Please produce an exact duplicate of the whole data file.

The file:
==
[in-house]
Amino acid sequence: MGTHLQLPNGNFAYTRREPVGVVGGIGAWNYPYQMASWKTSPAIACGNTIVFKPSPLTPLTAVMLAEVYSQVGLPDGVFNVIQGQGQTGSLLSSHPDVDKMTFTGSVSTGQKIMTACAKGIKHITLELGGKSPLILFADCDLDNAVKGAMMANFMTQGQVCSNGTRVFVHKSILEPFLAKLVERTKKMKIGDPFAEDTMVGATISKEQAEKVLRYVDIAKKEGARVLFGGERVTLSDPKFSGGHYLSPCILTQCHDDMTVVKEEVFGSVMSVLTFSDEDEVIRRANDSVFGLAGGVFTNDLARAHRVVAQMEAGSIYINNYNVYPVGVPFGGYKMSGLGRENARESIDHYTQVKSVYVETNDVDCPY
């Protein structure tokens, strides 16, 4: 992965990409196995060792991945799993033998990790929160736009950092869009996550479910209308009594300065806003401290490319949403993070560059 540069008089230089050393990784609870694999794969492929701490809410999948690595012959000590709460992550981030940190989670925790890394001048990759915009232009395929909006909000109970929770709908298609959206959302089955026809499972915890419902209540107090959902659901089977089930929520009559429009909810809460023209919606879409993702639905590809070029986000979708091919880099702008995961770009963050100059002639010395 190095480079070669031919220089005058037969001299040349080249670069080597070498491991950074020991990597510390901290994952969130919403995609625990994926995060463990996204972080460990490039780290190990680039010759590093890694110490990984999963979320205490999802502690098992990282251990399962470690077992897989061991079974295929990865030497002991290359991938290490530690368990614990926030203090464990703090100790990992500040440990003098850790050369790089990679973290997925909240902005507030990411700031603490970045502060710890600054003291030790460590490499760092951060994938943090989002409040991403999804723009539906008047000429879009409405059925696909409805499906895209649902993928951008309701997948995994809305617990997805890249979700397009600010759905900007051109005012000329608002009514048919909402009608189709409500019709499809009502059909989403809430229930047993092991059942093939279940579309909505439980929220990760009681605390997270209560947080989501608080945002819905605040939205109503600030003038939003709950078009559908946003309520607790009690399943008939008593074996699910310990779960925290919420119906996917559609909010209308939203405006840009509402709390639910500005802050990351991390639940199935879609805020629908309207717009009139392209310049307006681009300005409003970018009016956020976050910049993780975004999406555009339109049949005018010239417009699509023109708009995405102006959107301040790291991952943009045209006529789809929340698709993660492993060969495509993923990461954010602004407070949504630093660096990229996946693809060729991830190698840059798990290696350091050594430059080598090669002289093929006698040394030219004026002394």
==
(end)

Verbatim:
[in-house]
Amino acid sequence: MGTHLQLPNGNFAYTRREPVGVVGGIGAWNYPYQMASWKTSPAIACGNTIVFKPSPLTPLTAVMLAEVYSQVGLPDGVFNVIQGQGQTGSLLSSHPDVDKMTFTGSVSTGQKIMTACAKGIKHITLELGGKSPLILFADCDLDNAVKGAMMANFMTQGQVCSNGTRVFVHKSILEPFLAKLVERTKKMKIGDPFAEDTMVGATISKEQAEKVLRYVDIAKKEGARVLFGGERVTLSDPKFSGGHYLSPCILTQCHDDMTVVKEEVFGSVMSVLTFSDEDEVIRRANDSVFGLAGGVFTNDLARAHRVVAQMEAGSIYINNYNVYPVGVPFGGYKMSGLGRENARESIDHYTQVKSVYVETNDVDCPY
């Protein structure tokens, strides 16, 4: 992965990409196995060792991945799993033998990790929160736009950092869009996550479910209308009594300065806003401290490319949403993070560059 540069008089230089050393990784609870694999794969492929701490809410999948690595012959000590709460992550981030940190989670925790890394001048990759915009232009395929909006909000109970929770709908298609959206959302089955026809499972915890419902209540107090959902659901089977089930929520009559429009909810809460023209919606879409993702639905590809070029986000979708091919880099702008995961770009963050100059002639010395 190095480079070669031919220089005058037969001299040349080249670069080597070498491991950074020991990597510390901290994952969130919403995609625990994926995060463990996204972080460990490039780290190990680039010759590093890694110490990984999963979320205490999802502690098992990282251990399962470690077992897989061991079974295929990865030497002991290359991938290490530690368990614990926030203090464990703090100790990992500040440990003098850790050369790089990679973290997925909240902005507030990411700031603490970045502060710890600054003291030790460590490499760092951060994938943090989002409040991403999804723009539906008047000429879009409405059925696909409805499906895209649902993928951008309701997948995994809305617990997805890249979700397009600010759905900007051109005012000329608002009514048919909402009608189709409500019709499809009502059909989403809430229930047993092991059942093939279940579309909505439980929220990760009681605390997270209560947080989501608080945002819905605040939205109503600030003038939003709950078009559908946003309520607790009690399943008939008593074996699910310990779960925290919420119906996917559609909010209308939203405006840009509402709390639910500005802050990351991390639940199935879609805020629908309207717009009139392209310049307006681009300005409003970018009016956020976050910049993780975004999406555009339109049949005018010239417009699509023109708009995405102006959107301040790291991952943009045209006529789809929340698709993660492993060969495509993923990461954010602004407070949504630093660096990229996946693809060729991830190698840059798990290696350091050594430059080598090669002289093929006698040394030219004026002394």